Update 9:00 a.m.

The National Weather Service is sending a storm survey team to lower Cape May County to assess yesterday's storm damage.

They will determine what caused the damage, straight line winds or a tornado, and estimate how fast the winds were.

Their findings will be available later on Wednesday.


Severe storms swept across far South Jersey Tuesday afternoon, producing winds of at least 80 mph and a possible tornado that toppled trees on utility poles, homes and vehicles.

Cape May County was the hardest hit, with about one-third of the county without electricity during the height of the storm. The strong winds flipped over a plane at the Cape May Airport in Lower Township.

As of Tuesday night, about 32,000 homes in Atlantic City Electric’s service territory remained without power, the utility reported.

No injuries were reported, but at least 30 homes were damaged, said Cape May County Emergency Management Director Martin Pagliughi.

He said Lower Township, the southern section of Middle Township and parts of the Wildwoods appeared to have been the hardest hit by the thunderstorms.

The National Weather Service in Mouth Holly issued a tornado warning for southern Cape May County at 3:40 p.m. based on radar projections, said Jim Bunker of the National Weather Service in Mount Holly.

The National Weather Service or the Cape May County Office of Emergency Management has not yet received any official reports or visual confirmation of a tornado touchdown.

Bunker said that a decision will be made on Wednesday whether to send a storm survey team to the areas that were hardest hit. He says that a team of meteorologists would then estimate how fast the winds were, and also determine if the damage was caused by straight-line winds or by a tornado.

Meanwhile, utility crews continued to assess the damage on Tuesday night, said Frank Tedesco, spokesman for Atlantic City Electric.

He said 36,000 Atlantic City Electric customers were without power during the peak of the storm.

Tedesco says crews planned to work through the night to restore power.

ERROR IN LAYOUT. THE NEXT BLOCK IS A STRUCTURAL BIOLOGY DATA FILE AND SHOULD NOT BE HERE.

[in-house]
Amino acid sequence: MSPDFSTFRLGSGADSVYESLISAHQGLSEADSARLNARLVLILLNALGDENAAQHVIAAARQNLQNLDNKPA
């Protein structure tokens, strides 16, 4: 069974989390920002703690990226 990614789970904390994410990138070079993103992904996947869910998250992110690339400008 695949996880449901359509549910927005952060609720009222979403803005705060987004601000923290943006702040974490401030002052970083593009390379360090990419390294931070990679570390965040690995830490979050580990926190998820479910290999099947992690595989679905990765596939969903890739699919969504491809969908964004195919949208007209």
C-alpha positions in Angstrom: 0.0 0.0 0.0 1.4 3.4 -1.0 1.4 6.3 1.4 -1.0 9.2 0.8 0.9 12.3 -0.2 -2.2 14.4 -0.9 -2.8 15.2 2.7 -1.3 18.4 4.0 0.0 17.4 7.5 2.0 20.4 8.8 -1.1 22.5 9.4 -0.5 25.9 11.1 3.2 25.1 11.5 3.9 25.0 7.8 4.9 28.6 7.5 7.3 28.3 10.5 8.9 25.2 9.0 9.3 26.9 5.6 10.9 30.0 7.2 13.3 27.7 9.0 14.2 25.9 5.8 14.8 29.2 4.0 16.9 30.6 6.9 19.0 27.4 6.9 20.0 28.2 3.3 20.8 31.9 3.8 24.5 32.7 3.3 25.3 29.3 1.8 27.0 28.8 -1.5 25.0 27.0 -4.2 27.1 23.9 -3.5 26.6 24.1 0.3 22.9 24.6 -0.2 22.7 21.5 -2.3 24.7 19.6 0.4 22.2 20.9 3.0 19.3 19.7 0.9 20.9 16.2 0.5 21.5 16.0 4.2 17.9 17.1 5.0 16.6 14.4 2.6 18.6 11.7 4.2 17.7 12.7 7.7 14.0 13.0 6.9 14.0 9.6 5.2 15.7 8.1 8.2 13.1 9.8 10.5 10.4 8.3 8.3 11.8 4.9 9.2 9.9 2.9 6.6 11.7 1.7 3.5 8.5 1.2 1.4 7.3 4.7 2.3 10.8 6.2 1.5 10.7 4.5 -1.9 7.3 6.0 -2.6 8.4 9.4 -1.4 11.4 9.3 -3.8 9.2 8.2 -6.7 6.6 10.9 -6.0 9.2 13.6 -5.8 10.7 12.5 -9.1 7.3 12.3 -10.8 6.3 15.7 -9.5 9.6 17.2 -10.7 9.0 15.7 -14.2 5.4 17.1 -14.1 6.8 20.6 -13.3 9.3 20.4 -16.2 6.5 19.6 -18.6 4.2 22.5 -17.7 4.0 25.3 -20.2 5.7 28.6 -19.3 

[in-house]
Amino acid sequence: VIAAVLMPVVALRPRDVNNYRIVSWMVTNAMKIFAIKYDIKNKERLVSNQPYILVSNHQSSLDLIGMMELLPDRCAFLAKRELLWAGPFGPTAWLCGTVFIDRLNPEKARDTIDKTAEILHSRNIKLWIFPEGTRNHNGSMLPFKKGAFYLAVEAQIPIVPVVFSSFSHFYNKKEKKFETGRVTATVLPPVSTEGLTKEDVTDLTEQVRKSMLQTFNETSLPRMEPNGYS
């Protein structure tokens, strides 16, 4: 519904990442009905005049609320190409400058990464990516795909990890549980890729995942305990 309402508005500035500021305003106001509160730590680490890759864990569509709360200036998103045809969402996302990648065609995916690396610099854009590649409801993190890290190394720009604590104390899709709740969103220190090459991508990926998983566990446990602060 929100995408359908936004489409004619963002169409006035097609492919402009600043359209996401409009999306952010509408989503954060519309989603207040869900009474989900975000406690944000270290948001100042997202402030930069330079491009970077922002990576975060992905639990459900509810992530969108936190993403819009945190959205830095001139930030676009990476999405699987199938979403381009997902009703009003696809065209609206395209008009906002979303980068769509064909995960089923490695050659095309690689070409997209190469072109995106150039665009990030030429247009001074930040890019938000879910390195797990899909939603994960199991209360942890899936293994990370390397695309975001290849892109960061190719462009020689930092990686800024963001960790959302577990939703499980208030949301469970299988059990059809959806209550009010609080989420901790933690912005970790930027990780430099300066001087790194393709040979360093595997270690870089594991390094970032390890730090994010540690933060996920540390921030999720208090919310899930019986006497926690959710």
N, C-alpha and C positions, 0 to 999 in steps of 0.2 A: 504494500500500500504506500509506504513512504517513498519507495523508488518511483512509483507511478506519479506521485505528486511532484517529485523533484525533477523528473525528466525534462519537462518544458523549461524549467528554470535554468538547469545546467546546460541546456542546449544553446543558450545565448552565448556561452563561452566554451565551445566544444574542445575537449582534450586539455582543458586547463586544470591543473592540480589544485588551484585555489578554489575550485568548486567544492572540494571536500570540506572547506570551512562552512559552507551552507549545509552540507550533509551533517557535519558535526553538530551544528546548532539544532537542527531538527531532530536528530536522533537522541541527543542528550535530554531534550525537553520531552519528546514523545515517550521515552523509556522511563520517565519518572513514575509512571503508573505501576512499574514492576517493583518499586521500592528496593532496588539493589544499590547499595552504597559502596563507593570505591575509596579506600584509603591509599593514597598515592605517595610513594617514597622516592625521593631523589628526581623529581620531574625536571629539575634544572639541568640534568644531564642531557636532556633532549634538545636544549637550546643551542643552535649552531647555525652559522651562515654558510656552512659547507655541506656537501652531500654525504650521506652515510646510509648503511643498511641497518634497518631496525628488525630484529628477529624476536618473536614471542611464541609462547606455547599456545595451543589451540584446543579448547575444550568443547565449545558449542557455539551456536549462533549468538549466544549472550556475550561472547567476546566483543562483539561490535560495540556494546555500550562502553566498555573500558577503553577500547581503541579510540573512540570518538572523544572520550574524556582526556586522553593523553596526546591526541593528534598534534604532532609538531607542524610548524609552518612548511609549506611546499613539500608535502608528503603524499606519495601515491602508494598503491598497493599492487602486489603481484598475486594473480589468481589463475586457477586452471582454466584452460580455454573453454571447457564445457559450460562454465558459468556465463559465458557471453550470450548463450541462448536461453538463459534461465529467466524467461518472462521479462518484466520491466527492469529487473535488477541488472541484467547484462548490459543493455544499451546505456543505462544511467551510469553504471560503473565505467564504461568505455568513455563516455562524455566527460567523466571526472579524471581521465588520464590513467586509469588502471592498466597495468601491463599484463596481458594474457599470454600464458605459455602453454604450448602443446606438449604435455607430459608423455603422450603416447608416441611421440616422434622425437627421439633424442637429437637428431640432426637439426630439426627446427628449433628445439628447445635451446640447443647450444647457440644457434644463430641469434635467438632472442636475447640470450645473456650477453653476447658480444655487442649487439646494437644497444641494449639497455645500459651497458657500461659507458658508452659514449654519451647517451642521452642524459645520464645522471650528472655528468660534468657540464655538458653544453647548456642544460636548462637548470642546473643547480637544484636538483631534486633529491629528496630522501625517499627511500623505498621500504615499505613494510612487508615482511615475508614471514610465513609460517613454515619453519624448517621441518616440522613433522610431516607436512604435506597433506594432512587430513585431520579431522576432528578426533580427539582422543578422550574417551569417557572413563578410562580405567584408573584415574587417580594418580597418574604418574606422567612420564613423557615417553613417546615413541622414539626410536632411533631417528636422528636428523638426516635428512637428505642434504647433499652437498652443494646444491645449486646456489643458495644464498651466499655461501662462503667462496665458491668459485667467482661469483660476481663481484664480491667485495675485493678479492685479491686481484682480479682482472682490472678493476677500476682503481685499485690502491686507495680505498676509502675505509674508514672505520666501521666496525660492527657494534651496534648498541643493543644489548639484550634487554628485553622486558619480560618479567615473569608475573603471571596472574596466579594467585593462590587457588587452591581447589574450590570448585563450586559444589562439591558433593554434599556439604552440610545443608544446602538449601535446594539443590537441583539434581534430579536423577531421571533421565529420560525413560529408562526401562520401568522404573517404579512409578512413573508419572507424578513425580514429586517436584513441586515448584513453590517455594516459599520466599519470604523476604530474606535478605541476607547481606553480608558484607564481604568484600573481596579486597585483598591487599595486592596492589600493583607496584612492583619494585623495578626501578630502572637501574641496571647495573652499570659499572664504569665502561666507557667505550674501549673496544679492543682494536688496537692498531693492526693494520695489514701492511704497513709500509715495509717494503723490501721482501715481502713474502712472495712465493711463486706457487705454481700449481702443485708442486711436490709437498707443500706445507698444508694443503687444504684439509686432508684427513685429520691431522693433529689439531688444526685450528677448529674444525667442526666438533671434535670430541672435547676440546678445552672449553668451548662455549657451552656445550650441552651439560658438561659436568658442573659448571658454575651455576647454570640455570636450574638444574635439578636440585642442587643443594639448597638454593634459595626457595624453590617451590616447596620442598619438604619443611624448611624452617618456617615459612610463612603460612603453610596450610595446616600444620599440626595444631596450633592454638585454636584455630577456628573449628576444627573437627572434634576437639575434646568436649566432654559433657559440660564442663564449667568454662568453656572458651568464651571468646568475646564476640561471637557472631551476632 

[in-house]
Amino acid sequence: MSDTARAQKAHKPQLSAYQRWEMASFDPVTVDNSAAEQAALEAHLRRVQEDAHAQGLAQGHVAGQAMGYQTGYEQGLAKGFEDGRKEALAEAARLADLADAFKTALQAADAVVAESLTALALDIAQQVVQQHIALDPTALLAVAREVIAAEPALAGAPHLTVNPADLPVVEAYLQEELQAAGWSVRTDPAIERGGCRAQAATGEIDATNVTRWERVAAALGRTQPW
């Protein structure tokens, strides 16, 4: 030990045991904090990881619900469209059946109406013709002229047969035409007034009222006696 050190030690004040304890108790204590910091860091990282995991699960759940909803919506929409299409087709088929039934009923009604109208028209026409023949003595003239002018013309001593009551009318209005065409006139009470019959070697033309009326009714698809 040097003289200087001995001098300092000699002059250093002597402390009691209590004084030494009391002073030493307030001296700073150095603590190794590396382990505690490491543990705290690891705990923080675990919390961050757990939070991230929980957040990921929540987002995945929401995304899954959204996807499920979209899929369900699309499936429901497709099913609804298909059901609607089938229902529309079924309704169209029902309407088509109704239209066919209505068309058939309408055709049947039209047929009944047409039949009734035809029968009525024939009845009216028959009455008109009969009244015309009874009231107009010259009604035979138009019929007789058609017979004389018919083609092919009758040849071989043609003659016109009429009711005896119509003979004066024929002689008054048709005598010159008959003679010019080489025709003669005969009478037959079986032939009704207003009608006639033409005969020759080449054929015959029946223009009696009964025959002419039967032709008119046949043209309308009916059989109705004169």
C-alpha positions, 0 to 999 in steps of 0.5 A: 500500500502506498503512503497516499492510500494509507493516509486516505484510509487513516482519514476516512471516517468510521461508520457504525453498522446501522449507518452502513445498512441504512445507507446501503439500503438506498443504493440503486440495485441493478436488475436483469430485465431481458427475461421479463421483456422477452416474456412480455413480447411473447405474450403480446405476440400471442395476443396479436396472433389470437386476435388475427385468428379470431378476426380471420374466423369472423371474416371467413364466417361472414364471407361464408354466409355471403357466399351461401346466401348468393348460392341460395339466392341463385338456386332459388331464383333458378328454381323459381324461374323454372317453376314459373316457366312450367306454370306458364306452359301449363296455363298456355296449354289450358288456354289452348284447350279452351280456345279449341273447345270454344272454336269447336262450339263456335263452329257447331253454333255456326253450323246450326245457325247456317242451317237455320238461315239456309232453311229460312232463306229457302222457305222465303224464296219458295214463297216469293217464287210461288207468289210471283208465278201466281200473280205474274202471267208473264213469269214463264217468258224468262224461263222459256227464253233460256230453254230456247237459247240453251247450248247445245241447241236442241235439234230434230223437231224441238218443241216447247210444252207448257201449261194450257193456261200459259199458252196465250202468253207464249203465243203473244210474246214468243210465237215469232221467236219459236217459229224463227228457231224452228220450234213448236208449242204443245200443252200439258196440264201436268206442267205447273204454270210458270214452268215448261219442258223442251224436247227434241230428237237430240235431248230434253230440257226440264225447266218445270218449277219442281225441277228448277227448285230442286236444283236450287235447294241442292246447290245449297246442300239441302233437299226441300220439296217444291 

“Because all are outages are centralized in Cape May County instead of spread out over our entire coverage area, it helps us be more effective at channeling resources,” Tedesco said.

Tedesco provided no estimate as to when electricity would be restored to all impacted customers.

Emergency responders were flooded with calls as the storms barreled through.

The Wildwood Fire Department responded to 31 incidents over a two hour period, including structure fires, trees and wires down and a boater in distress. The boater had been caught out on the bay as the storm arrived, but safely made it to shore with no injury, said Wildwood Fire Department Chief Daniel Speigel.

Tornadoes are rare in South Jersey, especially in Cape May County.

The last notable tornado in lower Cape May County occurred on August 27, 1971, when an F-2 tornado with winds over 100 miles per hour touched down in Cape May.

Throughout the southern part of the county, downed and uprooted trees were seen throughout the area as residents started to clean debris from their lawns and streets.

A house that was under construction on Susquehanna Avenue in Wildwood lost part of its roof. Police and firefighters were on the scene assessing the damage.

In Lower Township, a tree took down a telephone pole and badly damaged another at the intersection of Seashore Road and Mayflower Avenue.

Officials at the Cape May-Lewes Ferry reported no damage to the ferries.

Wednesday is expected to be a sunny, dry, and quiet day as storm cleanup continues.

However, more severe thunderstorms are possible across South Jersey on Thursday.

Per Atlantic City Electric: 34,800 customers without power in Cape May County. (31% of county customers.)

@KathyOrrFOX29@FOX29philly@CapeMayBird@HeraldNews@ACPress_Hughes sent to me by an employee Star Ave in Villas pic.twitter.com/ypS5vGVREu

From Brian Cunniff in the Wildwoods. Catamaran tossed from storm's high winds. pic.twitter.com/zABVazl9J8

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